I think this is what the article is driving at, in a roundabout way. If you are concerned with embryo deaths even prior to implantation than the rhythm method must be ruled out as well because you're intentionally allowing ova to be fertalized when they're in a hostile envirnonment and least likely to implant.
posted by raedyn at 9:28 AM on July 18, 2006


Between jefgodesky and [expletive deleted] I'm running out of 'fantastic comment' flags. Well done.
posted by NationalKato at 9:28 AM on July 18, 2006


Dear Editor,

This article ignores up to date knowledge of the physiology of reproduction in its fascination with a mathematical and statistical model and his illogical assumptions.

The ovum lives for 12-24 hours, and it can only be fertilised within this short time(1). Outwith the fertile time, the sperm cannot reach the ovum as the cervical mucus dries and forms a plug(2). The sperm can be kept waiting in the cervical crypts for 4-5 days maximum prior to ovulation. If a sperm reaches the ovum and fertilises it, it has shown it has been healthy enough to win the race in the last sprint to the fallopian tubes!

There is no evidence that there is any variability of viability of the conceptus with time of fertilisation within this narrow window. The viability of the new human being is dependent on his or her completely new and unique genetic make up, which may be defective because of genetic disease carried by the gametes. It also depends on the health of its environment rather than the tiredness of the now dispensed propelling mechanism of the sperm.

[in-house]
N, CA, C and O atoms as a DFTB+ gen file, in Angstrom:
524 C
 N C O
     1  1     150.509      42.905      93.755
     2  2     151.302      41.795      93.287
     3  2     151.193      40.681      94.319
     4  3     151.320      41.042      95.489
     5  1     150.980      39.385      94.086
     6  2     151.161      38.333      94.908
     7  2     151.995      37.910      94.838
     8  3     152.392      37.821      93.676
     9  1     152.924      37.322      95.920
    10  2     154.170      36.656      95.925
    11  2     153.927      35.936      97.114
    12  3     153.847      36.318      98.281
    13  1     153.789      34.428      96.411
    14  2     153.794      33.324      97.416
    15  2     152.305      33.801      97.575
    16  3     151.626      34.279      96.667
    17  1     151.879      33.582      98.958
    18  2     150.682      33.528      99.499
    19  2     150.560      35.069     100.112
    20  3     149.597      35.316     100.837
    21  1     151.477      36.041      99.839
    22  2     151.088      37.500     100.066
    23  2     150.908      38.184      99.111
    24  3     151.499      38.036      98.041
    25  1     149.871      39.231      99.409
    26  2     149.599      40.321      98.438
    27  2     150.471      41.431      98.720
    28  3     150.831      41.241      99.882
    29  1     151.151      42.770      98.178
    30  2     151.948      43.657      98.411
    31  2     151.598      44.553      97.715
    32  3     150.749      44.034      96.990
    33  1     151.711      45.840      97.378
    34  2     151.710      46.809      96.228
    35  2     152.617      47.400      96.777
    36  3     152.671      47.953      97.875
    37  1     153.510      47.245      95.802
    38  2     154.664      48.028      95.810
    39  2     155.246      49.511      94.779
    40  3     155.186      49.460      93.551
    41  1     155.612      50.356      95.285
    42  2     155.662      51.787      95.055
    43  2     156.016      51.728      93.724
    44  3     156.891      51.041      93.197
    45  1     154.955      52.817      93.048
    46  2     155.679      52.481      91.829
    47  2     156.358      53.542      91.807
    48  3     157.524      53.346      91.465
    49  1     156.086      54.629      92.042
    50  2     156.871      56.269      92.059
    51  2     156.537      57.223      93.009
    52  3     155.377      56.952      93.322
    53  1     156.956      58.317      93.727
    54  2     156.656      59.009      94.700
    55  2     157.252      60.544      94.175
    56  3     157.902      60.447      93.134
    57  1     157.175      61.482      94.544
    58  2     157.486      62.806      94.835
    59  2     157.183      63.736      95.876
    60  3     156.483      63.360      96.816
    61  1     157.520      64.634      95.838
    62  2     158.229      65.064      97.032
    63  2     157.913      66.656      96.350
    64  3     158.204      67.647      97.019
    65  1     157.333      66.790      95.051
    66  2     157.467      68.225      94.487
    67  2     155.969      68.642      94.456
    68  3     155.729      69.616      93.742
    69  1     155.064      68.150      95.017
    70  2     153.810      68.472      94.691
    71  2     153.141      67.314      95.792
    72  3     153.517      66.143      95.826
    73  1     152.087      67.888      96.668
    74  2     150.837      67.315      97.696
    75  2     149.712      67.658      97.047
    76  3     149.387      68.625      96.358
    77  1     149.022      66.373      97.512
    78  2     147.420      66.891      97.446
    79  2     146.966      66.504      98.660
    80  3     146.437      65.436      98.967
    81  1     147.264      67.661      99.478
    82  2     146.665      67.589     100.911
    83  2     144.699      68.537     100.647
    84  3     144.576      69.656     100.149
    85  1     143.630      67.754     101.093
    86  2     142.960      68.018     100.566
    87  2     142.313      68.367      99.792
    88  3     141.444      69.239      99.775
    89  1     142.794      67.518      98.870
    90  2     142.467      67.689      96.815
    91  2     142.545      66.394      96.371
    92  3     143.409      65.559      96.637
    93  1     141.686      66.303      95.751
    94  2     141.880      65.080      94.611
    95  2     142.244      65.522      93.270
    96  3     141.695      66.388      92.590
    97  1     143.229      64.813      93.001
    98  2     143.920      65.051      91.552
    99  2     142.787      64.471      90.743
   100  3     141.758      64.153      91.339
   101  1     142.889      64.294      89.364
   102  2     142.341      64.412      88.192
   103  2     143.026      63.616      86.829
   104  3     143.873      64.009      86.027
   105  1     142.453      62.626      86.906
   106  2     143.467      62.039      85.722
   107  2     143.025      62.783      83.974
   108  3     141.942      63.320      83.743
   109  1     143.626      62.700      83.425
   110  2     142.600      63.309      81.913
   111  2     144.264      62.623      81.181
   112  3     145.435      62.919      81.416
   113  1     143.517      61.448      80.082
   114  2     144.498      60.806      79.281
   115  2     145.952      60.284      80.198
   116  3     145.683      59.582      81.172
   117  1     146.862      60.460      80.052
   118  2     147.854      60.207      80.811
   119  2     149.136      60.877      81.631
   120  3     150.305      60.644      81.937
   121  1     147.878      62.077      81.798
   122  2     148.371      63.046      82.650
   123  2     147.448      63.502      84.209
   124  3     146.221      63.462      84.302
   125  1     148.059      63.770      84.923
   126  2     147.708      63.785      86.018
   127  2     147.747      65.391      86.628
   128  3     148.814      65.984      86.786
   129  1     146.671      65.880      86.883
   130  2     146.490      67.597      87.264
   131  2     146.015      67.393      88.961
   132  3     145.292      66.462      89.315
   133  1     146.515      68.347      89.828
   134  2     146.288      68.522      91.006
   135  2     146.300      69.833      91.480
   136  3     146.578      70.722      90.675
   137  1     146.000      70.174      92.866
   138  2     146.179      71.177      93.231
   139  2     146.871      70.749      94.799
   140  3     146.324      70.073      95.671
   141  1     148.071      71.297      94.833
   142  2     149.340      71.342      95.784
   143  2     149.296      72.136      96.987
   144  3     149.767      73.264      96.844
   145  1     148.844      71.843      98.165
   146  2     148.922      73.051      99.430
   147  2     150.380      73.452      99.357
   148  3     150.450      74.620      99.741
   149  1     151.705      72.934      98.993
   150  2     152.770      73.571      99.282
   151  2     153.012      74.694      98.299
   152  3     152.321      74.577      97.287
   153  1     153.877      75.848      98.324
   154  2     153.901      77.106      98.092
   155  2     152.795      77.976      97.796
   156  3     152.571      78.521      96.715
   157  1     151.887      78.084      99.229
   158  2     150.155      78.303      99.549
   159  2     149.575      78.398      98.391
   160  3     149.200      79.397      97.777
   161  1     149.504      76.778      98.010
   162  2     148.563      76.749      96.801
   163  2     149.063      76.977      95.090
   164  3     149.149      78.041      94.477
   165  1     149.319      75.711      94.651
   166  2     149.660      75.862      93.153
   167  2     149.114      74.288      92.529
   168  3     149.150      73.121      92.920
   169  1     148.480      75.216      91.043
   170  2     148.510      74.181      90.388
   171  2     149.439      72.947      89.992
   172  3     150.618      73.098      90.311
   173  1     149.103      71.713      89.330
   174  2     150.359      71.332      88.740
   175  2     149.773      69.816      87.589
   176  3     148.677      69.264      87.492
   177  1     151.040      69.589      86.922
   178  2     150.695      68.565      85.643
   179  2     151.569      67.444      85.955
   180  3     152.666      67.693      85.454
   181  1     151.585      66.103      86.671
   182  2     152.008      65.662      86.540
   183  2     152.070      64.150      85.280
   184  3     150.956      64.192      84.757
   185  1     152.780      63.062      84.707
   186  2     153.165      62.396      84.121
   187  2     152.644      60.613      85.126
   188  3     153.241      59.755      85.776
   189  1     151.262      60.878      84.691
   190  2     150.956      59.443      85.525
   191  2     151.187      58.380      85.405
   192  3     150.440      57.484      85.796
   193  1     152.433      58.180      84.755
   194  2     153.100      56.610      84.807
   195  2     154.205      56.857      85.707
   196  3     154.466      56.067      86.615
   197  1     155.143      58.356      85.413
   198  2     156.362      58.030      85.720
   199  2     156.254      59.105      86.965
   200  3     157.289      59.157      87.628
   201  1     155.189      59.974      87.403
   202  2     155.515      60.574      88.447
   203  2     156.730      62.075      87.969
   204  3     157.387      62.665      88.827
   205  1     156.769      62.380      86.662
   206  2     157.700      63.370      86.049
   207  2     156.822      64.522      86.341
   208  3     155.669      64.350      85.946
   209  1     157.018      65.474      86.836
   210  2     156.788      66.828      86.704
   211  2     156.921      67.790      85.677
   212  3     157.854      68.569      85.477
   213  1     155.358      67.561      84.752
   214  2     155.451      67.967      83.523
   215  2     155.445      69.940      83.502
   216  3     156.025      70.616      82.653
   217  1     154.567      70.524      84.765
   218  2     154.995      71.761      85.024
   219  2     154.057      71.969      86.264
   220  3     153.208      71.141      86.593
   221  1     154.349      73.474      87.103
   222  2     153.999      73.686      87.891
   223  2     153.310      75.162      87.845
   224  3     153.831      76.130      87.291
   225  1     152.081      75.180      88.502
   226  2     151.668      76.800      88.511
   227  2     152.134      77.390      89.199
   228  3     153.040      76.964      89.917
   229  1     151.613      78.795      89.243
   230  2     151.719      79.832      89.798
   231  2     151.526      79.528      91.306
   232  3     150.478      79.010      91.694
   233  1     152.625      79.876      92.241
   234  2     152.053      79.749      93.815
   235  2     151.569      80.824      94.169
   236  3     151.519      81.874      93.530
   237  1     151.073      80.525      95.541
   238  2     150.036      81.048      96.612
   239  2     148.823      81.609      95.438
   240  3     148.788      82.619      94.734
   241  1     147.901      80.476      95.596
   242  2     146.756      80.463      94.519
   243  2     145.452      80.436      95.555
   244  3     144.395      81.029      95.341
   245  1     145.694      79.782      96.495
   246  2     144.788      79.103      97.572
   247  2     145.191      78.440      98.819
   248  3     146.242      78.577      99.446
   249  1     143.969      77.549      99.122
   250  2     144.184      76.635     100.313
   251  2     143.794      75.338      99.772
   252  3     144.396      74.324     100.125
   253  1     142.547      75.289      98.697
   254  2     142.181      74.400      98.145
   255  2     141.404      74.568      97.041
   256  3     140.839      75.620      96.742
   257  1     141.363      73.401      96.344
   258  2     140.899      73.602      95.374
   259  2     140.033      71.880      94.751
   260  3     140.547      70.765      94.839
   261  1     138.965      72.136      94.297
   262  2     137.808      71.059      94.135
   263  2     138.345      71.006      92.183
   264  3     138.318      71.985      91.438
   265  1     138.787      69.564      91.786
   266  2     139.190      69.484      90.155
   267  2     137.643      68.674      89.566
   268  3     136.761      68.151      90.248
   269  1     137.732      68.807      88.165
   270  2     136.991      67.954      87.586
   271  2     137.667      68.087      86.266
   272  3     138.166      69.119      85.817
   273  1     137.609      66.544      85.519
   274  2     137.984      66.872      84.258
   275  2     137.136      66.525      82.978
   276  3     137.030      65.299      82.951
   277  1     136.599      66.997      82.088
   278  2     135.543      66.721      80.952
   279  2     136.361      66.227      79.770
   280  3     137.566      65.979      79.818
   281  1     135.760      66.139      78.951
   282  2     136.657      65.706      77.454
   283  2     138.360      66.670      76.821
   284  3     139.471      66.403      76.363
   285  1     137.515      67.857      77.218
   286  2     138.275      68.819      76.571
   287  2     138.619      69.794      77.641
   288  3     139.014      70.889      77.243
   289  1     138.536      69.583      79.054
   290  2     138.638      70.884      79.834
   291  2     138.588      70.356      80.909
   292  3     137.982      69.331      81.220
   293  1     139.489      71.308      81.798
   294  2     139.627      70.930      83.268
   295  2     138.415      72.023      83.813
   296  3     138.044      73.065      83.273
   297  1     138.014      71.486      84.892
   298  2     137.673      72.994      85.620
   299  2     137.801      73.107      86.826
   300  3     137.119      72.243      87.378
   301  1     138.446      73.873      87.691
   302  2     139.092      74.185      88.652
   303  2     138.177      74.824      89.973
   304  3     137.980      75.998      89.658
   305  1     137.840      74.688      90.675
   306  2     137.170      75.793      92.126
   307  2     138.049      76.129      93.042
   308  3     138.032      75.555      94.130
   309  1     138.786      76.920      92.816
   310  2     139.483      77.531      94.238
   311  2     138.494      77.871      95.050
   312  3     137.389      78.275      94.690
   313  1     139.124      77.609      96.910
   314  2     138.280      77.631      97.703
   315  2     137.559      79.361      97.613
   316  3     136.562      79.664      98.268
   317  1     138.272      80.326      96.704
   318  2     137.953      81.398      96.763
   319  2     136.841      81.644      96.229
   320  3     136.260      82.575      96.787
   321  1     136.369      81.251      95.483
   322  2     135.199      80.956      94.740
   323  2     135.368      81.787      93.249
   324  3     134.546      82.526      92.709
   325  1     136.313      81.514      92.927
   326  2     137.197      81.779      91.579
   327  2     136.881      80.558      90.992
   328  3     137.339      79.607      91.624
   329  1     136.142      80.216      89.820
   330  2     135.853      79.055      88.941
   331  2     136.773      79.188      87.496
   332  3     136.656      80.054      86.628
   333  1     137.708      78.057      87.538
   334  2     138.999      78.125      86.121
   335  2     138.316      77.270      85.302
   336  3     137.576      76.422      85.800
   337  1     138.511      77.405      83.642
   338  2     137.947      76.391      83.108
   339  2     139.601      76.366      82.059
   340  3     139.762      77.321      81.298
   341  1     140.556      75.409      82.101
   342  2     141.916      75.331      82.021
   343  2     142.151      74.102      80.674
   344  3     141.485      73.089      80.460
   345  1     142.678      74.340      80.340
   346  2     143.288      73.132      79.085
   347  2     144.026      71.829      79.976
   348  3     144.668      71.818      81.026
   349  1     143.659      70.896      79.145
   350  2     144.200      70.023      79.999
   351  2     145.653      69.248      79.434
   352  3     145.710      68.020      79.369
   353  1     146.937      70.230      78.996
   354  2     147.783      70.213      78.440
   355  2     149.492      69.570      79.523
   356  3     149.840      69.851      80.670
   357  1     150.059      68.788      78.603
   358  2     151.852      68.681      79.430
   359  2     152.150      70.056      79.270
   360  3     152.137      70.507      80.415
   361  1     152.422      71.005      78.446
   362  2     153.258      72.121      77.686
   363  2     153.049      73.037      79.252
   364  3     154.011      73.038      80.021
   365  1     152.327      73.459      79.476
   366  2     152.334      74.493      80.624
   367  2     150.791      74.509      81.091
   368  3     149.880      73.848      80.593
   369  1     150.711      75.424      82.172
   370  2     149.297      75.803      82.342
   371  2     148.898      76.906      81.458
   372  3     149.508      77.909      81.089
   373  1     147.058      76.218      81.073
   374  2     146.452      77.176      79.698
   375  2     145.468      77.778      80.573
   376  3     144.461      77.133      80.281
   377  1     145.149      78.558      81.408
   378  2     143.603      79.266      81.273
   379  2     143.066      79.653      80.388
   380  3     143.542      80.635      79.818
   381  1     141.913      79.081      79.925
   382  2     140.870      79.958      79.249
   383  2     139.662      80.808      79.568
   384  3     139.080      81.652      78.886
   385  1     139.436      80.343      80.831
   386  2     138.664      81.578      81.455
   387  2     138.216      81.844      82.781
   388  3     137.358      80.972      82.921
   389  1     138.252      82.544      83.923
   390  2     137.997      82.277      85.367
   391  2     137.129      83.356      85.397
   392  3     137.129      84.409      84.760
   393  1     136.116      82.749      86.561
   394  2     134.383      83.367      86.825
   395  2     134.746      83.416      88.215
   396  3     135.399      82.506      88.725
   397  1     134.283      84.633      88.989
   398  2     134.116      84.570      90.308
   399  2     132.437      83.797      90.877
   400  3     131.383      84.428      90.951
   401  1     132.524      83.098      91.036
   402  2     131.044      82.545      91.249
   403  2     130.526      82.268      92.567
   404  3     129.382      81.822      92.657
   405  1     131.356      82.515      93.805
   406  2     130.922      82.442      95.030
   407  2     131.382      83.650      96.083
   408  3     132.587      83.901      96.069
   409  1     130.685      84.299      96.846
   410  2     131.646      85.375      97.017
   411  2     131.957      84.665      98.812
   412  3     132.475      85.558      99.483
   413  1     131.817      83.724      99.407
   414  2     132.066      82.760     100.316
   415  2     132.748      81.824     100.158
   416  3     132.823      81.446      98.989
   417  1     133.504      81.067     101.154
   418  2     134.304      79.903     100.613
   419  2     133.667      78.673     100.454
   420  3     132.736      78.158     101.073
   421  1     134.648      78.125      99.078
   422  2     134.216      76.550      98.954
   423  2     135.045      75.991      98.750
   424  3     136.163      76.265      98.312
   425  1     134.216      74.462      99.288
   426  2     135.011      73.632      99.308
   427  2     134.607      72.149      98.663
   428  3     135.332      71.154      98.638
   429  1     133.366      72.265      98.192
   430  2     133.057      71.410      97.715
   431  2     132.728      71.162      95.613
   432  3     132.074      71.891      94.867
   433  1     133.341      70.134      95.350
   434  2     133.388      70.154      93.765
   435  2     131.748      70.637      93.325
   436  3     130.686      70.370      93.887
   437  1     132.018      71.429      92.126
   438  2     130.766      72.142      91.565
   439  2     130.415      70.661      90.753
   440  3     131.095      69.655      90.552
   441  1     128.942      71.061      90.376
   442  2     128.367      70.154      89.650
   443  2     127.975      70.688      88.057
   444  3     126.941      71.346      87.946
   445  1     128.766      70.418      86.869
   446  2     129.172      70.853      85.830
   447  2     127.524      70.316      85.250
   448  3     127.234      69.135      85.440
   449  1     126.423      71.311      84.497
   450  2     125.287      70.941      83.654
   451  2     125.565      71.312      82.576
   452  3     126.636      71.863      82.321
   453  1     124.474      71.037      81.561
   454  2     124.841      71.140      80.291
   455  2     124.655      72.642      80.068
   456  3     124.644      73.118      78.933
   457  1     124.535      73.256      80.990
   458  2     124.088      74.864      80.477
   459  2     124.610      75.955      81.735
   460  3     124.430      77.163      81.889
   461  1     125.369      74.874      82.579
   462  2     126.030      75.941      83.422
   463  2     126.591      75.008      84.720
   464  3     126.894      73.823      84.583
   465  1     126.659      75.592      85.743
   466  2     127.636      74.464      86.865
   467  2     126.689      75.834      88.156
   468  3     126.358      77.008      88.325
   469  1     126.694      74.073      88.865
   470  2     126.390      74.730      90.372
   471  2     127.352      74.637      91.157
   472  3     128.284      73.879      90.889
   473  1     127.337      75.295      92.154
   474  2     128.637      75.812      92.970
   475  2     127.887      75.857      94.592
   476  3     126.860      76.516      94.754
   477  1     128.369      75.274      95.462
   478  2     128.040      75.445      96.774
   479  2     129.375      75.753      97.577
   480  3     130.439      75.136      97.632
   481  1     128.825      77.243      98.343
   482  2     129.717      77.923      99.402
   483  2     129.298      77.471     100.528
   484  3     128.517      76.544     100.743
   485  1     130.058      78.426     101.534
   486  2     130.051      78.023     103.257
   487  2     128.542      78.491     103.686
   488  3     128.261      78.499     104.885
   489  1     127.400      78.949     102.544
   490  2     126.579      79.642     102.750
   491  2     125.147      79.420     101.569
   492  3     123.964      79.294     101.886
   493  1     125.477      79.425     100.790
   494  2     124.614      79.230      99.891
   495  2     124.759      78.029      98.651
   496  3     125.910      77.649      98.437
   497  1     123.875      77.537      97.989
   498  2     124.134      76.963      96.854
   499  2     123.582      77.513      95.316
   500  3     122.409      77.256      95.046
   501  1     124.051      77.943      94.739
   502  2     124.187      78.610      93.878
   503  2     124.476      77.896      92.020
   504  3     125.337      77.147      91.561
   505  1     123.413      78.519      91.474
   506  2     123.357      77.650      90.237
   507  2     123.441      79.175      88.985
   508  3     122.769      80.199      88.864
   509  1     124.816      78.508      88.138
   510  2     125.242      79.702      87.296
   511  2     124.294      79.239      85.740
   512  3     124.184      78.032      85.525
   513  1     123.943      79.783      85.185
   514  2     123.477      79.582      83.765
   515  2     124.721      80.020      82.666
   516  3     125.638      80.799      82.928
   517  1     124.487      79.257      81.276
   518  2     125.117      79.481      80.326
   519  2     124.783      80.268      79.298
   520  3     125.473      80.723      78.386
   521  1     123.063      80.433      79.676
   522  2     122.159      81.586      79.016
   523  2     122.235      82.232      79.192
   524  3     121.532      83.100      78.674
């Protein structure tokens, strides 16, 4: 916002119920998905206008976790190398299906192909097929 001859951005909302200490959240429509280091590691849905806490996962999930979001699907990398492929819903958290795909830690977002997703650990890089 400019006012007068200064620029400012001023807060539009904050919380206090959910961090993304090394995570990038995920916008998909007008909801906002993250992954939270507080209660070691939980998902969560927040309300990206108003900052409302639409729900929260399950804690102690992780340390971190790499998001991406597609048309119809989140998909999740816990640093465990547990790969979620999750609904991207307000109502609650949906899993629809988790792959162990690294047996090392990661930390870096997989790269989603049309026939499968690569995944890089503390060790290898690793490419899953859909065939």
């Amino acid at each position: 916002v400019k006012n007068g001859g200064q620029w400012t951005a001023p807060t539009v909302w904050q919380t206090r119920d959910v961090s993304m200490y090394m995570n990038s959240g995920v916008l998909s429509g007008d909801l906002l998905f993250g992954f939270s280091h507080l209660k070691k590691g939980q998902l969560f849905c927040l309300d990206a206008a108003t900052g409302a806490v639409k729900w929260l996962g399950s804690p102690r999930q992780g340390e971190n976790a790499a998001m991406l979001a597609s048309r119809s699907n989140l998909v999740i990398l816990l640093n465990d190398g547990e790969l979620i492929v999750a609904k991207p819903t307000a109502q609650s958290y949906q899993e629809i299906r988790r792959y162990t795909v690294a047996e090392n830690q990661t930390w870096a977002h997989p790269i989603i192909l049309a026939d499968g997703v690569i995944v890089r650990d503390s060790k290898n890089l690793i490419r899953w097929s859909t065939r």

Once conception has occurred the next phase kicks into action, progesterone rises up to about the 7th post-ovulatory day then Human chorionic gonadotrophin (HCG) produced by the implanting blastocyst, maintains the corpus luteum(3). Research has revealed variant forms of ovulation and defects in implantation(4), some due to hormonal problems, a short post-ovulatory phase or problems with the receptivity of the endometrium but this is not related to the times of intercourse.

If implantation is faulty in some way, the couple may suffer recurrent early miscarriages. These couples would therefore be wise to use the Natural Family Planning in order to achieve, rather than avoid a pregnancy, in order to increase the probability of fertilisation and subsequent success. Nature allows wastage, it can be cruel, but as yet, we have little power over it. NaProTechnology(5), which uses the science from Natural Family Planning, aims to prevent early miscarriage with hormone support and to maintain pregnancy to full term.

I was surprised at the out of date science used in this article. We can only develop our bio-ethics in accord with the best science available at any point in time, otherwise it would certainly, as in this case, be reductio ad absurdum.

Dr A M H Williams
GP and Medical Advisor Fertility Care
Glasgow

Bold is my own addition, to wit.
posted by parmanparman at 9:28 AM on July 18, 2006


that jefgodesky - he's one smart dude! great comment - faved.
posted by rks404 at 9:35 AM on July 18, 2006


His more nuanced position is available in the letters. I'm plowing through it right now, and findin it quite interesting.
posted by raedyn at 9:38 AM on July 18, 2006


Eh what, parmanparman? You mean an advocate of a Catholic-friendly rhythm-method-based contraception company (mind... boggles...) refutes the claims in this article? Astounding!

Pepsi Ovum?
posted by gurple at 9:42 AM on July 18, 2006